Last year, 123 buildings in the area had their slates ripped off and already this year another eight buildings have been targeted, according to police reports.
'These buildings are 300 or more years old but once the slates have gone the old beams will not last long,' said Andrew Lowe, conservation officer for the Lake District National Park Authority. 'The slate is worth about pounds 500 a ton second- hand so someone can get pounds 2,000 or more for a night's work.'
Inspector Ian Robertshaw, crime prevention officer with Cumbria Police, said: 'We believe that some of the people doing this are professional villains. They are cheeky enough to do it in broad daylight and have got away with it. We have started a farmwatch scheme to look out for this type of crime.'
Slate must be used to roof most buildings in the Lake District according to planning rules made by the National Parks Authority. However, farmers often cannot afford to replace stolen slates on old, unused buildings.
At Auldby Farm, Skelton, Cumbria, most of the slate was removed from a small barn next to the road by thieves who made two visits over a period of about three months. Local people saw them removing the slate during the day and did not think of reporting them to the police.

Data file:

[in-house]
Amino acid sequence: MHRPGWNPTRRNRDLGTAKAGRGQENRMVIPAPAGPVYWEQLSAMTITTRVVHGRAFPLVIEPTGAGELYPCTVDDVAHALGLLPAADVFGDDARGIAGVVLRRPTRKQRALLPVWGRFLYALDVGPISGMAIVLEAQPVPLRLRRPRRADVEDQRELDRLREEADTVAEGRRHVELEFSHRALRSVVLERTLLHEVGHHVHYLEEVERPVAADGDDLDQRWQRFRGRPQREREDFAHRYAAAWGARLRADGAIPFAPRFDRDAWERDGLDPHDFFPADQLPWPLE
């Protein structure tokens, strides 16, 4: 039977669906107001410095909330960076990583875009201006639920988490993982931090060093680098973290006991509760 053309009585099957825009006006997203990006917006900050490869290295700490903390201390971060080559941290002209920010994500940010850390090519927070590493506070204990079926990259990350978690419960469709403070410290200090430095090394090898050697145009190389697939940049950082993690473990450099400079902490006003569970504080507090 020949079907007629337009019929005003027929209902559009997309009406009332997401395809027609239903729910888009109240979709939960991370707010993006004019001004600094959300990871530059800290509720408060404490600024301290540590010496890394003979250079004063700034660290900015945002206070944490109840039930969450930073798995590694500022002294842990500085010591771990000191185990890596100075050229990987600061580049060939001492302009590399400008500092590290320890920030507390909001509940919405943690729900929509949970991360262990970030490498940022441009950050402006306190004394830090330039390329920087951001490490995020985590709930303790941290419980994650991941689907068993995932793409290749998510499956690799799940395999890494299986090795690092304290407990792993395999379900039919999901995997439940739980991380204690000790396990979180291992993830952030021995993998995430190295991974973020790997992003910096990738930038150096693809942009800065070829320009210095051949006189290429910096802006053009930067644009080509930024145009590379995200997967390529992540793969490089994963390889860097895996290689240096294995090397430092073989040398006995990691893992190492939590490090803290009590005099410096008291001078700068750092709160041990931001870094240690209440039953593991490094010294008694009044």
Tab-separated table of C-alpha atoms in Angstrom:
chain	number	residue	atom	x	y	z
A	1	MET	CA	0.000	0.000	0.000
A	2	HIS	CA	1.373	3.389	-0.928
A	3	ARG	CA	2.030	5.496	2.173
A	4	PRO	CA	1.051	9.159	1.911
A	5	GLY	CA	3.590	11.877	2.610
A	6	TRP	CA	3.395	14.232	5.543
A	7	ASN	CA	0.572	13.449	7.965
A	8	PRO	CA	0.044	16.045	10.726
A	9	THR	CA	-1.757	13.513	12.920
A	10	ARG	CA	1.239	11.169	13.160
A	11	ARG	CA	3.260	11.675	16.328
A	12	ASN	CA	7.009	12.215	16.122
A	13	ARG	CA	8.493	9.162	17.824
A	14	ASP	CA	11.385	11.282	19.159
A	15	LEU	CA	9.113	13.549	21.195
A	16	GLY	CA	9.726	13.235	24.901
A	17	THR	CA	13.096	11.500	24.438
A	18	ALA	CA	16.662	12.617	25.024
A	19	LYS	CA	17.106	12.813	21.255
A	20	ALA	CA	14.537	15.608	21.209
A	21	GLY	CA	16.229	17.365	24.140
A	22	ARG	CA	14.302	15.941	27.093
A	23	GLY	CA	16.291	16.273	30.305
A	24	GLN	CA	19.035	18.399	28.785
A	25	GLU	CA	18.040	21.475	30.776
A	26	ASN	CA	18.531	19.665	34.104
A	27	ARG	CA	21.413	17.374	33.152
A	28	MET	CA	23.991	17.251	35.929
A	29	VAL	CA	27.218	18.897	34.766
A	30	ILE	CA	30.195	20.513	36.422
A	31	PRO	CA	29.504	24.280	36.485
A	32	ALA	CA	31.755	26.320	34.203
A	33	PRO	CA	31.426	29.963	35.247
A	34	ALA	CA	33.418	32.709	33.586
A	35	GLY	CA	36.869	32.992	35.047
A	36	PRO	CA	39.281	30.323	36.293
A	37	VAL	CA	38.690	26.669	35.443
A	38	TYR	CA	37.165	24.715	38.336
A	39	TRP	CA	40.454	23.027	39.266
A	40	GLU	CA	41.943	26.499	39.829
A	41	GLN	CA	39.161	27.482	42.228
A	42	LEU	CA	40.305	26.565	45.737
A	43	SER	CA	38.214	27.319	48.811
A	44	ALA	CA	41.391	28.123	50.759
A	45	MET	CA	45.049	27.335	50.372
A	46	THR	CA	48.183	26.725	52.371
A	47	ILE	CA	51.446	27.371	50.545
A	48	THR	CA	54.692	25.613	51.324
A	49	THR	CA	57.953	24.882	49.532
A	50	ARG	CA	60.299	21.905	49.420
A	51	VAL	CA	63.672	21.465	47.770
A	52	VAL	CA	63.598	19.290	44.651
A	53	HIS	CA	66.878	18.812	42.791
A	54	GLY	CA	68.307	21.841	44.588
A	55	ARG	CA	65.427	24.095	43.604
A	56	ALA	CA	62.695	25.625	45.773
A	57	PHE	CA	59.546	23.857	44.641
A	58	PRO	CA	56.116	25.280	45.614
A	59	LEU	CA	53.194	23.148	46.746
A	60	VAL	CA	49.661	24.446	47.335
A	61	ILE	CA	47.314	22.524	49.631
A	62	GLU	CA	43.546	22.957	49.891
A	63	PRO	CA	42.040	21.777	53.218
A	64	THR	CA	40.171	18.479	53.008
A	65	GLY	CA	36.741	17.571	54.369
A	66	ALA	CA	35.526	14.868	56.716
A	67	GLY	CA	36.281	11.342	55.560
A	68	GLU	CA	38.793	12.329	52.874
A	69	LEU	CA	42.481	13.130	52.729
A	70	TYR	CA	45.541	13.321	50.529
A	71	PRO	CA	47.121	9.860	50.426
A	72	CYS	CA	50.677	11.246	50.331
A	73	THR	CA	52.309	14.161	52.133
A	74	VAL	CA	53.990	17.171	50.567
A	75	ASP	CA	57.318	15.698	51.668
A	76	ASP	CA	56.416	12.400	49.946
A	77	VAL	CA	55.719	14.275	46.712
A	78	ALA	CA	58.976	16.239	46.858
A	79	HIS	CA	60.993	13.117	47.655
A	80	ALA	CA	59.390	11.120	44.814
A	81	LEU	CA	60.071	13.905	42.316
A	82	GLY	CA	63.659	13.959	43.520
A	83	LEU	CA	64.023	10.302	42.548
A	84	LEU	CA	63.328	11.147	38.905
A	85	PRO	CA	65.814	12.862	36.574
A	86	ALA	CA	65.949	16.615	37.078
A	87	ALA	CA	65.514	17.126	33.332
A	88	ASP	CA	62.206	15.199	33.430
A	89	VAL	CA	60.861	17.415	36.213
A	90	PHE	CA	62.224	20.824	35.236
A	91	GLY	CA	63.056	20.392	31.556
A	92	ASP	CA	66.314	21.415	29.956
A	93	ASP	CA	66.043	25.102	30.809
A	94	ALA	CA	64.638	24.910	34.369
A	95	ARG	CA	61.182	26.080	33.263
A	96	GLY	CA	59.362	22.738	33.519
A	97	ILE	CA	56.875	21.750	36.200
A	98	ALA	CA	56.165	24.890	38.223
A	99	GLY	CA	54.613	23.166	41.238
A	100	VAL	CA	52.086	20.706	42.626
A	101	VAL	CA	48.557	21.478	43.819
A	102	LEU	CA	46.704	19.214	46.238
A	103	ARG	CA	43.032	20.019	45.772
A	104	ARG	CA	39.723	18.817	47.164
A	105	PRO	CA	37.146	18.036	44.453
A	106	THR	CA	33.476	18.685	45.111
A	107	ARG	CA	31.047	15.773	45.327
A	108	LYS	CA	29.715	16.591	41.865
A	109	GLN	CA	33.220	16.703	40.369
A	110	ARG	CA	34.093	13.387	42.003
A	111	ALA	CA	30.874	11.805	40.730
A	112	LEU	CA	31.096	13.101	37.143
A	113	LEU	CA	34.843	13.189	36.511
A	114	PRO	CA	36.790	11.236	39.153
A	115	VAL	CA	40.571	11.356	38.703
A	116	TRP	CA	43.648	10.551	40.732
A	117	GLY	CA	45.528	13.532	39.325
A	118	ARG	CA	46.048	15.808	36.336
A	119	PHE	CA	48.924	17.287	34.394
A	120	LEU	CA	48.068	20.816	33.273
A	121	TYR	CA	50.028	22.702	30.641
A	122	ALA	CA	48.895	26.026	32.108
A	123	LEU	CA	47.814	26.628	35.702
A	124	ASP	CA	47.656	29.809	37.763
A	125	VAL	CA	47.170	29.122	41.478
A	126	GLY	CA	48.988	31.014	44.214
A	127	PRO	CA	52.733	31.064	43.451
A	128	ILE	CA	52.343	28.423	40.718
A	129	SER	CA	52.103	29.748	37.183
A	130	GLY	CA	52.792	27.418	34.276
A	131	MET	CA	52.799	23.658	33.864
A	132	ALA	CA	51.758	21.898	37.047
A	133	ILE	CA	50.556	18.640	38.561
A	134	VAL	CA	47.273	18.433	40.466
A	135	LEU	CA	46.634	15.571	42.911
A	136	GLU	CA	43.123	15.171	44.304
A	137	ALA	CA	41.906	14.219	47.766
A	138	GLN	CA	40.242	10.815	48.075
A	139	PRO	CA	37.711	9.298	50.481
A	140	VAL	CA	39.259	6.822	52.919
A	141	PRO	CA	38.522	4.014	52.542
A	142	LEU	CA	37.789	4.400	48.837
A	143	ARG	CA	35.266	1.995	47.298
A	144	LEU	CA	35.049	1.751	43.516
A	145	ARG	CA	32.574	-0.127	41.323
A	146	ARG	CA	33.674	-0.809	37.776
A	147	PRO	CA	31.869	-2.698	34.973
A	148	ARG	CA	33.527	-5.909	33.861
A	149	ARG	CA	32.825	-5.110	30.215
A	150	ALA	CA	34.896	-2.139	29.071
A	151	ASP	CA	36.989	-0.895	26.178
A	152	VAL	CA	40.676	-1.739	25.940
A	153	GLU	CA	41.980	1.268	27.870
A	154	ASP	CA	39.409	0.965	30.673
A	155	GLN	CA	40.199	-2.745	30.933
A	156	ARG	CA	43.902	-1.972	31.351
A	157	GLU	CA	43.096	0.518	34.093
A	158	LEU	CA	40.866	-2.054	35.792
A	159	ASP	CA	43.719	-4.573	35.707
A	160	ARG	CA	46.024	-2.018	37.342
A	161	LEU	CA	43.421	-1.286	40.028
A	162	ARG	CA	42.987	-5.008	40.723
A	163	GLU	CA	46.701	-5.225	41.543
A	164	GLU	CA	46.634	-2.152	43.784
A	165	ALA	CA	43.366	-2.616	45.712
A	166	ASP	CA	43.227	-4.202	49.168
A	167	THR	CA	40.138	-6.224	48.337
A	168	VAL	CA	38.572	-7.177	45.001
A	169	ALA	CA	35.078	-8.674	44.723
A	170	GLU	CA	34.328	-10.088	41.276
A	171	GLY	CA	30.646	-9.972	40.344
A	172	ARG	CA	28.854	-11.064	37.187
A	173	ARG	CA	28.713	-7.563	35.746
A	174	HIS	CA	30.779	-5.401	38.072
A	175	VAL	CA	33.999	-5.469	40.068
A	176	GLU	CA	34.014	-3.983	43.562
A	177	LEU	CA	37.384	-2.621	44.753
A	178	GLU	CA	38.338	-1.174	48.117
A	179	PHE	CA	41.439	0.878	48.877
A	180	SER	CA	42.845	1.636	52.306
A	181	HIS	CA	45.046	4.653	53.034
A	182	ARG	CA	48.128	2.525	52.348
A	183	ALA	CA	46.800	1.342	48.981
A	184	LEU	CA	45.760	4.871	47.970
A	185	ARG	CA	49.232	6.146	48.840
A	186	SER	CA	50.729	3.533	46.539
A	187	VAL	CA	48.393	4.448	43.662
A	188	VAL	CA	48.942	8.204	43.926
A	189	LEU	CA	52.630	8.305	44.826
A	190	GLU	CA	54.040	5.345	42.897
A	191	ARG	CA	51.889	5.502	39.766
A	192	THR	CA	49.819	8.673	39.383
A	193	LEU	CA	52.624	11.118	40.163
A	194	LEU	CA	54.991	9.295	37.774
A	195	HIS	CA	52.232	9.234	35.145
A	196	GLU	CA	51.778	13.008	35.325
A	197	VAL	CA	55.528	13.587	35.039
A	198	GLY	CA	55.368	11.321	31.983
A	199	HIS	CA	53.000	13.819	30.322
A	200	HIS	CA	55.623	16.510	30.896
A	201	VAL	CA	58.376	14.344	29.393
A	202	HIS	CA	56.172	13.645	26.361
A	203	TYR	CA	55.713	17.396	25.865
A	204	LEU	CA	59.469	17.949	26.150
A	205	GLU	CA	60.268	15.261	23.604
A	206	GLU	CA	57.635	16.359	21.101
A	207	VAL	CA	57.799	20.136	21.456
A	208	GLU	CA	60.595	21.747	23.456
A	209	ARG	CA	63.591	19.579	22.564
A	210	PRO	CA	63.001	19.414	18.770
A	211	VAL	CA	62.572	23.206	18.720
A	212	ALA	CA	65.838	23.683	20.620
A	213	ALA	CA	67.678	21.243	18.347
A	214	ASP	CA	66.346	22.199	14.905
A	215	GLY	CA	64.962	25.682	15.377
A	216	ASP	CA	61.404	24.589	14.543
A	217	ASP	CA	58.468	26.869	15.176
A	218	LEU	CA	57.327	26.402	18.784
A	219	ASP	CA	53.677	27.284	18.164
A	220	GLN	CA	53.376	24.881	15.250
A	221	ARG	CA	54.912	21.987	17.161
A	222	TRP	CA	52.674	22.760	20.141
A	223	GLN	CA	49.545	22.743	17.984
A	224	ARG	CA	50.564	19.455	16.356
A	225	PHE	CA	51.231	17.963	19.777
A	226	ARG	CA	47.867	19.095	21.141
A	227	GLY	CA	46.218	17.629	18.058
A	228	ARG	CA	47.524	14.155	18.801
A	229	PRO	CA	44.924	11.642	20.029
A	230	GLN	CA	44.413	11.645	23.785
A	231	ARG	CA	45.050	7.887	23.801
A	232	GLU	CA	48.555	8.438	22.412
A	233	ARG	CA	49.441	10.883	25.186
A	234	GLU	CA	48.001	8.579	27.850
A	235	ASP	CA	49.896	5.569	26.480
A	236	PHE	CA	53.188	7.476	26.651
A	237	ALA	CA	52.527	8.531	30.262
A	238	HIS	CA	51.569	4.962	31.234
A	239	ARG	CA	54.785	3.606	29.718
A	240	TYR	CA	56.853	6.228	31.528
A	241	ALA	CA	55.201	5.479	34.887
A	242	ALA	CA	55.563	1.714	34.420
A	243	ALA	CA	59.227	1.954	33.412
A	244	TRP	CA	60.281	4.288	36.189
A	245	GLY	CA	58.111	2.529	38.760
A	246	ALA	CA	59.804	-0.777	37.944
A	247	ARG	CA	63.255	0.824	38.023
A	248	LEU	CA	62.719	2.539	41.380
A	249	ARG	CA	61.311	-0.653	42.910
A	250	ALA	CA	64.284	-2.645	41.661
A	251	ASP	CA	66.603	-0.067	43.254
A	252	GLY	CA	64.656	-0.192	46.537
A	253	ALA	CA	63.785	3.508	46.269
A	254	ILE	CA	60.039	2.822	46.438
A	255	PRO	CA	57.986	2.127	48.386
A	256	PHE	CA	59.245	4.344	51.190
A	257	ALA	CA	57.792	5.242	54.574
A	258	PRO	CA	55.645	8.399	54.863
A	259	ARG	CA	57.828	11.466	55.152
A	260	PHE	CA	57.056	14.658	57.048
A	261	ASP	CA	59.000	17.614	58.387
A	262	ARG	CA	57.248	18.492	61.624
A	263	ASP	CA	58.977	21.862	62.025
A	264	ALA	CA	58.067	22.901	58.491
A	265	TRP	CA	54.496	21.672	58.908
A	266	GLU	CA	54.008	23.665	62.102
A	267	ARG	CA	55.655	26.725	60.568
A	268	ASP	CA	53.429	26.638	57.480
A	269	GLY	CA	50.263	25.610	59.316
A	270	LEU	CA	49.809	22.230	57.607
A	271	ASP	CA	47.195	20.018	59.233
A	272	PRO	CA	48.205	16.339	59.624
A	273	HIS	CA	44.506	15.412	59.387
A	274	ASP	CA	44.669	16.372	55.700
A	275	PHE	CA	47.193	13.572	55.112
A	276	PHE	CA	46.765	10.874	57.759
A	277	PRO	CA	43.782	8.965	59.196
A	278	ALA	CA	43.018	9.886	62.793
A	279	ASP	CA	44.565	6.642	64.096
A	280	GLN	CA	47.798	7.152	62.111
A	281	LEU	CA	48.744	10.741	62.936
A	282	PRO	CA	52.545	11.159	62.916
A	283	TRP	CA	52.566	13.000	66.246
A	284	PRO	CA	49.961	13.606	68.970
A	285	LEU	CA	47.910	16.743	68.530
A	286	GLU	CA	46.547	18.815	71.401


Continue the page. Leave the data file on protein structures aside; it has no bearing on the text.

Now, after more than a year of exposure to the elements, the hard oak beams of the barn at Skelton are beginning to suffer from woodworm and rot. It makes no sense to replace the slates when, because the barn is right next to the road, they are very easy to steal.
The black market in stolen slate may have been inadvertently encouraged by Lakeland planning rules which specify that certain buildings must be clad with second-hand slate to give the building an instantly 'old' appearance. New slates, which are more expensive than second-hand ones, take more than 10 years to lose their bright green appearance.
A new artificial slate tile costing less than one-third of the price of new slate is being tried out by the Lake District National Parks Authority. Permission has been given for it to be used on a farm building at Waberthwaite near Ravenglass.
'It is made from concrete and resin. It looks indistinguishable from natural slate at a distance of two or three feet and is guaranteed for 50 years,' Mr Lowe said.
'We are waiting to see how it weathers. But I think we will be giving permission for it to be used more frequently in the future.'
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